The Corporal Mark Goyet Memorial Foundation, Inc., was founded in honor of Mark Goyet. Mark Goyet, a Corporal of the United States Marine Corps, enlisted with the Marines in 2008. Although he had served two tours, including a combat tour in Iraq, and had less than eight months left on his enlistment, he volunteered to return to Afghanistan. The call had gone out at one of the most difficult times in the War. Mark recognized what his friends in the Corps would face there, and the need for experienced combat veterans at their side. He determined to continue to serve with his brothers in arms. He hoped to go to college, to serve again as an officer with the U.S. Navy, as his father had before him. But protecting what was important to him would come first.
Lance Corporal Mark R. Goyet fell in battle in Helmand Province on June 28, 2011. Mark’s extraordinary service in combat was recognized by posthumous promotion to Corporal, and with the Navy and Marine Corps Achievement Medal, with designation for Combat Valor, the Purple Heart, and other commendations.
July 4, 2011, a flight brought Mark’s body to Corpus Christi, for his funeral and memorial service in Sinton, Texas. Mark had moved to Sinton at age 7, with his parents and sisters. He served as a support to his mother and family from a young age while his father was on deployment in the U.S. Navy. He was the all-American kid we all remember from our own high school days; captain of the football and basketball teams and a natural leader whose classmates admired and followed. “He was fiercely loyal. He was dedicated to his family and friends. He would give the shirt of his back to help them. I like to think that growing up as part of this community also helped develop his character”, Mark’s father, then-Commander Ray Goyet, said that day.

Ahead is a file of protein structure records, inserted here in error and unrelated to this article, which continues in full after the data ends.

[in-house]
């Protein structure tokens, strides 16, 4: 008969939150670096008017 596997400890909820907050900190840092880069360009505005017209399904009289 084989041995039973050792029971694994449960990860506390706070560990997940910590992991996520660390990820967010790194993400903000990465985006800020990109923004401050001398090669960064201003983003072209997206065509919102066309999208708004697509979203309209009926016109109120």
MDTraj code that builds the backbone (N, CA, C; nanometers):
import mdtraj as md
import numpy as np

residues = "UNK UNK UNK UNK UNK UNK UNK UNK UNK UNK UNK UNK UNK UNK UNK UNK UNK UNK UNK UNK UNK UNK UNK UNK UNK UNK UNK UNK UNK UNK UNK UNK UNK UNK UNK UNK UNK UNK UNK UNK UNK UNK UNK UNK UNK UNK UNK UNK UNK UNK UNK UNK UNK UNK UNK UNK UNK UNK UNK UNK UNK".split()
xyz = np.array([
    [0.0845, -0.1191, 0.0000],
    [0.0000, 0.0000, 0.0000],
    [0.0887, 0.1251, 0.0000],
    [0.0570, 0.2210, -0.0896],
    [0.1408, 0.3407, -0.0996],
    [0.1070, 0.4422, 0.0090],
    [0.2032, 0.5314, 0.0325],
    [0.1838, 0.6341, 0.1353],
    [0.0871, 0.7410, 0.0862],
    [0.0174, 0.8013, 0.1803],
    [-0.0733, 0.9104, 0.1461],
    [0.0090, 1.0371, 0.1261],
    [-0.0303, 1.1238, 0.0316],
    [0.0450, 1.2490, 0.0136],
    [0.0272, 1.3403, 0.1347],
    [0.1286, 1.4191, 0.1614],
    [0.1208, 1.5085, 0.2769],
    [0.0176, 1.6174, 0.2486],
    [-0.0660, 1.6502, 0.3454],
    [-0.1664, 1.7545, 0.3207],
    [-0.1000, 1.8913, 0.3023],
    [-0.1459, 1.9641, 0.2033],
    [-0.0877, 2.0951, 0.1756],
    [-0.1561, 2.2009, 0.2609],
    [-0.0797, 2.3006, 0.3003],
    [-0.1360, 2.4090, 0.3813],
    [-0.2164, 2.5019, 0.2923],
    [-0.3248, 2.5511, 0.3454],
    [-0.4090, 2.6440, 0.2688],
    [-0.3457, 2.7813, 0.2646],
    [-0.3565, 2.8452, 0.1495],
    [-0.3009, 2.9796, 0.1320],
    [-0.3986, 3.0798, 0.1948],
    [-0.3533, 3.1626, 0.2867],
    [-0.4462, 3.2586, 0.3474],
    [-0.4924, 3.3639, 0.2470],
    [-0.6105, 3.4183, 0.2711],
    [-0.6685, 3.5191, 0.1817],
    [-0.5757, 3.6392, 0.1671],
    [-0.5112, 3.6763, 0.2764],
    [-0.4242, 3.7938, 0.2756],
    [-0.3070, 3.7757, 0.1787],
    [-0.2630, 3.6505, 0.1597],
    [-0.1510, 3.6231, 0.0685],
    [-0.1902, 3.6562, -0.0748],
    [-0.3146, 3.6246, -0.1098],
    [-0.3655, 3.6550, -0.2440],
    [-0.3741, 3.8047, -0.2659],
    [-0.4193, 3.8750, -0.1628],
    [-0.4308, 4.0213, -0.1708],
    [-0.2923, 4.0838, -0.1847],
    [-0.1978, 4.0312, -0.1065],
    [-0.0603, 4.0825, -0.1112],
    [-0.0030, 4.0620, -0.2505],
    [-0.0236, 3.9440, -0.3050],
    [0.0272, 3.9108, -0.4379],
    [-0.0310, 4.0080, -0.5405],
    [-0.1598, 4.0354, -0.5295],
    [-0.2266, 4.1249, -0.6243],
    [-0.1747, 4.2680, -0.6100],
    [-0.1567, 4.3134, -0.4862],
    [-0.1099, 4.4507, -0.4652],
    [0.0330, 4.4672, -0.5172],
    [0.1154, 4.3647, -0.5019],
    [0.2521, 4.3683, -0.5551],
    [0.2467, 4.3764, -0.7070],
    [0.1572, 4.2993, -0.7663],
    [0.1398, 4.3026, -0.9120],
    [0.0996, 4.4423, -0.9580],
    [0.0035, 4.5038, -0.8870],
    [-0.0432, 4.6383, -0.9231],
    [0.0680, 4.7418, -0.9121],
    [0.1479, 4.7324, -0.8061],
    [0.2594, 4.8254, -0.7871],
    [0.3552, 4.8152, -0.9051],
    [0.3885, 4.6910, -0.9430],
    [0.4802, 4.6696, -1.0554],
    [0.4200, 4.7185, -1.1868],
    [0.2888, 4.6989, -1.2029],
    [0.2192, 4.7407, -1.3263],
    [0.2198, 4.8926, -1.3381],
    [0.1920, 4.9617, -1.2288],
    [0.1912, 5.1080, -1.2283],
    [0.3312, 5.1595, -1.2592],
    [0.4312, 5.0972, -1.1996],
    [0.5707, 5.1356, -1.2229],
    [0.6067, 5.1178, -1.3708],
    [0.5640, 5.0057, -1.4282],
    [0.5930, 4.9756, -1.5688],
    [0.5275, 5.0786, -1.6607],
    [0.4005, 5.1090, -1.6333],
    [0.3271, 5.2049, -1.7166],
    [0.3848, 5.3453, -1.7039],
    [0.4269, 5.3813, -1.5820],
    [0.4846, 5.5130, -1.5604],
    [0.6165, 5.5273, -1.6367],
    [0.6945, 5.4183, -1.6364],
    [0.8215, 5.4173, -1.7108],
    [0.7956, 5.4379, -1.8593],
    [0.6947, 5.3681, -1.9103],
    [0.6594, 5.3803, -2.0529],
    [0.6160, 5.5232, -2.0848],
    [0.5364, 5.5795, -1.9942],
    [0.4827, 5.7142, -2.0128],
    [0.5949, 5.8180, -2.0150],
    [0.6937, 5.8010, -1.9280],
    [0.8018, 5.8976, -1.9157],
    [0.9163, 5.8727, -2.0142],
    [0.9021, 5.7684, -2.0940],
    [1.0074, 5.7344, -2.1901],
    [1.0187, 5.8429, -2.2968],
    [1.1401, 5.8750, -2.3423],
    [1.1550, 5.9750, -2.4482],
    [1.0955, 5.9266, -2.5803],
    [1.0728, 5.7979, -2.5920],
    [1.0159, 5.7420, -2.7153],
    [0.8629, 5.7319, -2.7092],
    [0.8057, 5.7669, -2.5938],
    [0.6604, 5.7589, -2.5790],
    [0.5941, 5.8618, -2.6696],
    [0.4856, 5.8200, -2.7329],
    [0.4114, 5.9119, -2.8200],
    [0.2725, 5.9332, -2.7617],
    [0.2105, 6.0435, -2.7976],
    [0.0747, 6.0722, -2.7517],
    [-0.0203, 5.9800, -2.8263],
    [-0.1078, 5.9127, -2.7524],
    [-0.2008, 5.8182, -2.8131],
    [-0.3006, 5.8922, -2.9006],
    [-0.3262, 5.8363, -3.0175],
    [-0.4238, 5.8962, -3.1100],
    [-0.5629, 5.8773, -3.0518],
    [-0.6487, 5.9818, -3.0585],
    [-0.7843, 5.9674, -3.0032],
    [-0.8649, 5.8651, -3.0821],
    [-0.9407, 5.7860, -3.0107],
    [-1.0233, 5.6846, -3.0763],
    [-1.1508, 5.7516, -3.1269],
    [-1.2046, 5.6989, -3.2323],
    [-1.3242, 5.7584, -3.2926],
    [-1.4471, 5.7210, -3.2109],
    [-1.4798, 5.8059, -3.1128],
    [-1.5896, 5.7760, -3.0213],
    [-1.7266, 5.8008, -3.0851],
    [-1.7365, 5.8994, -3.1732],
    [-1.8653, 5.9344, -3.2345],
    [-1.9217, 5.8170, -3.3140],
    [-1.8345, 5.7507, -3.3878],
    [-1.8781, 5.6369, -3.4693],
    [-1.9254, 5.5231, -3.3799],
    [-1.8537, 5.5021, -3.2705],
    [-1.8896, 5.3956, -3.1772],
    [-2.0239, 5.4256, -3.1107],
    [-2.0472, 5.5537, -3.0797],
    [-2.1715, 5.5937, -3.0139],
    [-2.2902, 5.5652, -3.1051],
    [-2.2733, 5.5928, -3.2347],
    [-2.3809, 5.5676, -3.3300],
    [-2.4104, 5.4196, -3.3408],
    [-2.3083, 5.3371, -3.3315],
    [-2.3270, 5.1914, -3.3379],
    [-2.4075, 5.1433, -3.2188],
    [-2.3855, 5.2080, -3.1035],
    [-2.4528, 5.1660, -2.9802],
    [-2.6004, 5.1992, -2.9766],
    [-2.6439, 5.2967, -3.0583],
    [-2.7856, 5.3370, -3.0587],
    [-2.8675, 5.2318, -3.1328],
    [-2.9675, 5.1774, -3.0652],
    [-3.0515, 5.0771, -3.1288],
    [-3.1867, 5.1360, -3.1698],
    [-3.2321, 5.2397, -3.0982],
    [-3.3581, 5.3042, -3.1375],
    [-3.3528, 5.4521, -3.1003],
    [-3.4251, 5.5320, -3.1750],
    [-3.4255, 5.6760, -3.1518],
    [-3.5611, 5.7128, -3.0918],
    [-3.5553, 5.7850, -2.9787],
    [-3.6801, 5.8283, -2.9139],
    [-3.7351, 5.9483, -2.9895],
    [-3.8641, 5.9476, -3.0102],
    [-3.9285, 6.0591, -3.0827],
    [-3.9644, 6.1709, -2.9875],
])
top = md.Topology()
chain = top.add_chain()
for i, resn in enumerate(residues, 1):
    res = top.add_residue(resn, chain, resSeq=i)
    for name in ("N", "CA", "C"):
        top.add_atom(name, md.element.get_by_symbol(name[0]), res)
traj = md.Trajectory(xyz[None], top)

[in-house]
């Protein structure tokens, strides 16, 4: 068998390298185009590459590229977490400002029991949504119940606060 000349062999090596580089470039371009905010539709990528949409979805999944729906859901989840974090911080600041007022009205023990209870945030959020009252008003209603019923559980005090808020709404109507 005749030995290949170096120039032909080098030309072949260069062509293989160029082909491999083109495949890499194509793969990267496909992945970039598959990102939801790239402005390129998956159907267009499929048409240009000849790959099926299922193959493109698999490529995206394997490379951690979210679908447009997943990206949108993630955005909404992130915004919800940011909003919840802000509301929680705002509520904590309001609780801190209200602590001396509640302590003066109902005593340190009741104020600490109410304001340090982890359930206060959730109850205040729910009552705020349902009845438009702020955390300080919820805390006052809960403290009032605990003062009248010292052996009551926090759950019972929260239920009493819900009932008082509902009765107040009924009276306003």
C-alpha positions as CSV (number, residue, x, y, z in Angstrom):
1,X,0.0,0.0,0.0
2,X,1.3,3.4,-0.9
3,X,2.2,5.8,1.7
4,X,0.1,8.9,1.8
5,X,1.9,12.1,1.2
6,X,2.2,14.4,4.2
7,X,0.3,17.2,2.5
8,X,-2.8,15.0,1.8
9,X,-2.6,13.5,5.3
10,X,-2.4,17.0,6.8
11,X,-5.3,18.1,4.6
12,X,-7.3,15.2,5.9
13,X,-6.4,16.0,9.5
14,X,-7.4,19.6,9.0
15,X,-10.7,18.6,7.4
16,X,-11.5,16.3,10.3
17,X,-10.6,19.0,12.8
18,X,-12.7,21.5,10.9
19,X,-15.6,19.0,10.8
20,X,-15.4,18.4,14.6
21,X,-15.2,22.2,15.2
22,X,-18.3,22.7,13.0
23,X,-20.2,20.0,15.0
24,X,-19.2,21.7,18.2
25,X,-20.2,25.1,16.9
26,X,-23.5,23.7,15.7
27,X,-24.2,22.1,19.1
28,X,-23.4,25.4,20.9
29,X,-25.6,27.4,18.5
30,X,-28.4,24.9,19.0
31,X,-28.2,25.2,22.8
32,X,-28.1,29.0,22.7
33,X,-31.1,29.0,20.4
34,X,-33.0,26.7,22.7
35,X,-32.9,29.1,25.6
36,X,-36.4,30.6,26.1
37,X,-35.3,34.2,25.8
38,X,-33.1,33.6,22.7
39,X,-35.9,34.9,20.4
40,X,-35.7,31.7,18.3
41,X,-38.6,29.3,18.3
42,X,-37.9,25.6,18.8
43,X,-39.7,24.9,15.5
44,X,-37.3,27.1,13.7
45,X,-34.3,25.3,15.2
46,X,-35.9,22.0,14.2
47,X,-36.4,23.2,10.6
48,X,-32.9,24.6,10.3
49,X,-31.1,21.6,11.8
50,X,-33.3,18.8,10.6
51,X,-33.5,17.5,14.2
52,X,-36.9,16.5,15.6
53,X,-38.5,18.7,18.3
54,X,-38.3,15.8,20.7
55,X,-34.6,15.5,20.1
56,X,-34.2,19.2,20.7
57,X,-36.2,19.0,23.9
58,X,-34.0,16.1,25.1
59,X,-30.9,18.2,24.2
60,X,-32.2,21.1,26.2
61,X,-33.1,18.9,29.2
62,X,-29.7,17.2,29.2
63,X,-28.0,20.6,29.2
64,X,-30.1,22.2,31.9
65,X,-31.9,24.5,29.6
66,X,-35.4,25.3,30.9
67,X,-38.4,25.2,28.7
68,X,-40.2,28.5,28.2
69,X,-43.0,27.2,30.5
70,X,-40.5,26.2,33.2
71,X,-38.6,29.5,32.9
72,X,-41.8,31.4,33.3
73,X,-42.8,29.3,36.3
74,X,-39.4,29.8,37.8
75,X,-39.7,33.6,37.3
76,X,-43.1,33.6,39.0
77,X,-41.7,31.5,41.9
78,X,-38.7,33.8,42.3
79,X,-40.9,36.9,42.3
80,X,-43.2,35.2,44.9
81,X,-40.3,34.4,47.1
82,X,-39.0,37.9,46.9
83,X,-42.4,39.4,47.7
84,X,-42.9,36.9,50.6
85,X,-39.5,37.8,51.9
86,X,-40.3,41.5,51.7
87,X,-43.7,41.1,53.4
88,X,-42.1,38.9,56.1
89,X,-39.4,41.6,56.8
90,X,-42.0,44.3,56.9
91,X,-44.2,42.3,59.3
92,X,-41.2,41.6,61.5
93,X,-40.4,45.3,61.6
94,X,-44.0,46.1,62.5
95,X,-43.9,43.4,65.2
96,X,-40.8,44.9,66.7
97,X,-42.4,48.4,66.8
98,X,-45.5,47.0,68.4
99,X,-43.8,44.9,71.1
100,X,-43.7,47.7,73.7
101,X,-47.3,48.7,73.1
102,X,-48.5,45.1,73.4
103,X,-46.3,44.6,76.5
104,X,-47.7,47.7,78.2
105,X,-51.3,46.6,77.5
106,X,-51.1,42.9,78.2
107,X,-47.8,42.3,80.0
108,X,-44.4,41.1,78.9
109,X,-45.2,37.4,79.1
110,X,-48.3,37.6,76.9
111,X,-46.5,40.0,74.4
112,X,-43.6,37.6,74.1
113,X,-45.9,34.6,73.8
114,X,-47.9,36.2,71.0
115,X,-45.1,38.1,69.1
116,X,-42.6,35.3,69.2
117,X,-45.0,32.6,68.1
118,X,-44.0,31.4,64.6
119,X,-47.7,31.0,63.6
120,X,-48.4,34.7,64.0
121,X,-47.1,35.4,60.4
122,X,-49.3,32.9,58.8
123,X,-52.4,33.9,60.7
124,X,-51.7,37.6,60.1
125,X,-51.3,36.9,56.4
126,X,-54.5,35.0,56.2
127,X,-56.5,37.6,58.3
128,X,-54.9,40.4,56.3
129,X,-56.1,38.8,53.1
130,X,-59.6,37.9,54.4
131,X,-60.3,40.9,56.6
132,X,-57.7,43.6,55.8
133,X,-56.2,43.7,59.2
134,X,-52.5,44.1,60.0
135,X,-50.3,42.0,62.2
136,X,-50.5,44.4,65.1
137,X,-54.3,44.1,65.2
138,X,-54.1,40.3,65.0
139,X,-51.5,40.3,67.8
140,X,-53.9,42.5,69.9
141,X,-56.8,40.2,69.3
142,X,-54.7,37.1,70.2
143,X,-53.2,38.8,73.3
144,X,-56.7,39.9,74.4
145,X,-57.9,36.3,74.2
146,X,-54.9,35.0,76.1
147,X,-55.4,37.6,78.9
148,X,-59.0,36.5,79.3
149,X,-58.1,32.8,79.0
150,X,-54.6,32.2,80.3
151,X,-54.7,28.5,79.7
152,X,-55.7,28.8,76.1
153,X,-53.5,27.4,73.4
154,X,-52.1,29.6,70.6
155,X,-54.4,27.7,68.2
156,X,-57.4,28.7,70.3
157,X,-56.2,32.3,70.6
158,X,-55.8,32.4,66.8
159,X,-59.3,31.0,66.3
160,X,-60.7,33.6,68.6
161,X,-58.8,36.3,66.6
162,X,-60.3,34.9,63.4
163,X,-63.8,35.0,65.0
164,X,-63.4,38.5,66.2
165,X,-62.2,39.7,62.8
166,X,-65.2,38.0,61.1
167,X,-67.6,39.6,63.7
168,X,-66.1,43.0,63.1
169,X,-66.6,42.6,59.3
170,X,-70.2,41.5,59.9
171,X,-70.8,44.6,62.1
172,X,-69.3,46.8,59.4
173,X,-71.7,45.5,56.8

Mark’s mother, Martha Goyet that day remembered his smile. He was always happy, she said. A Sergeant he had served with agreed. There are a lot of Marines who really care for Mark, he said. His family and friends remembered him for his joyful smile and wonderful hugs. He embraced life and enjoyed it like there was no tomorrow. Martha told how once he helped her expertly moved from table to table, raising a small stake into a thousand dollars in short order. He ran out of the casino, exuberant. But not for the reason she had thought. Mark immediately called a friend in the Corps whose family faced a financial emergency: you don’t have to worry, he said. You’ve got the money.
There were many other memories that day and since from Mark’s family and friends in the Marines and community. More than 150 waited for him outside the hangar, many with American flags, with hands over their hearts, and tears. People stood along the route from the airport, and in the four towns along the way home. There was no church large enough for all those from the community who wanted to attend, and so, for the memorial service, 1500 came again to the Sinton High School Stadium, at the field where Mark had played under the lights.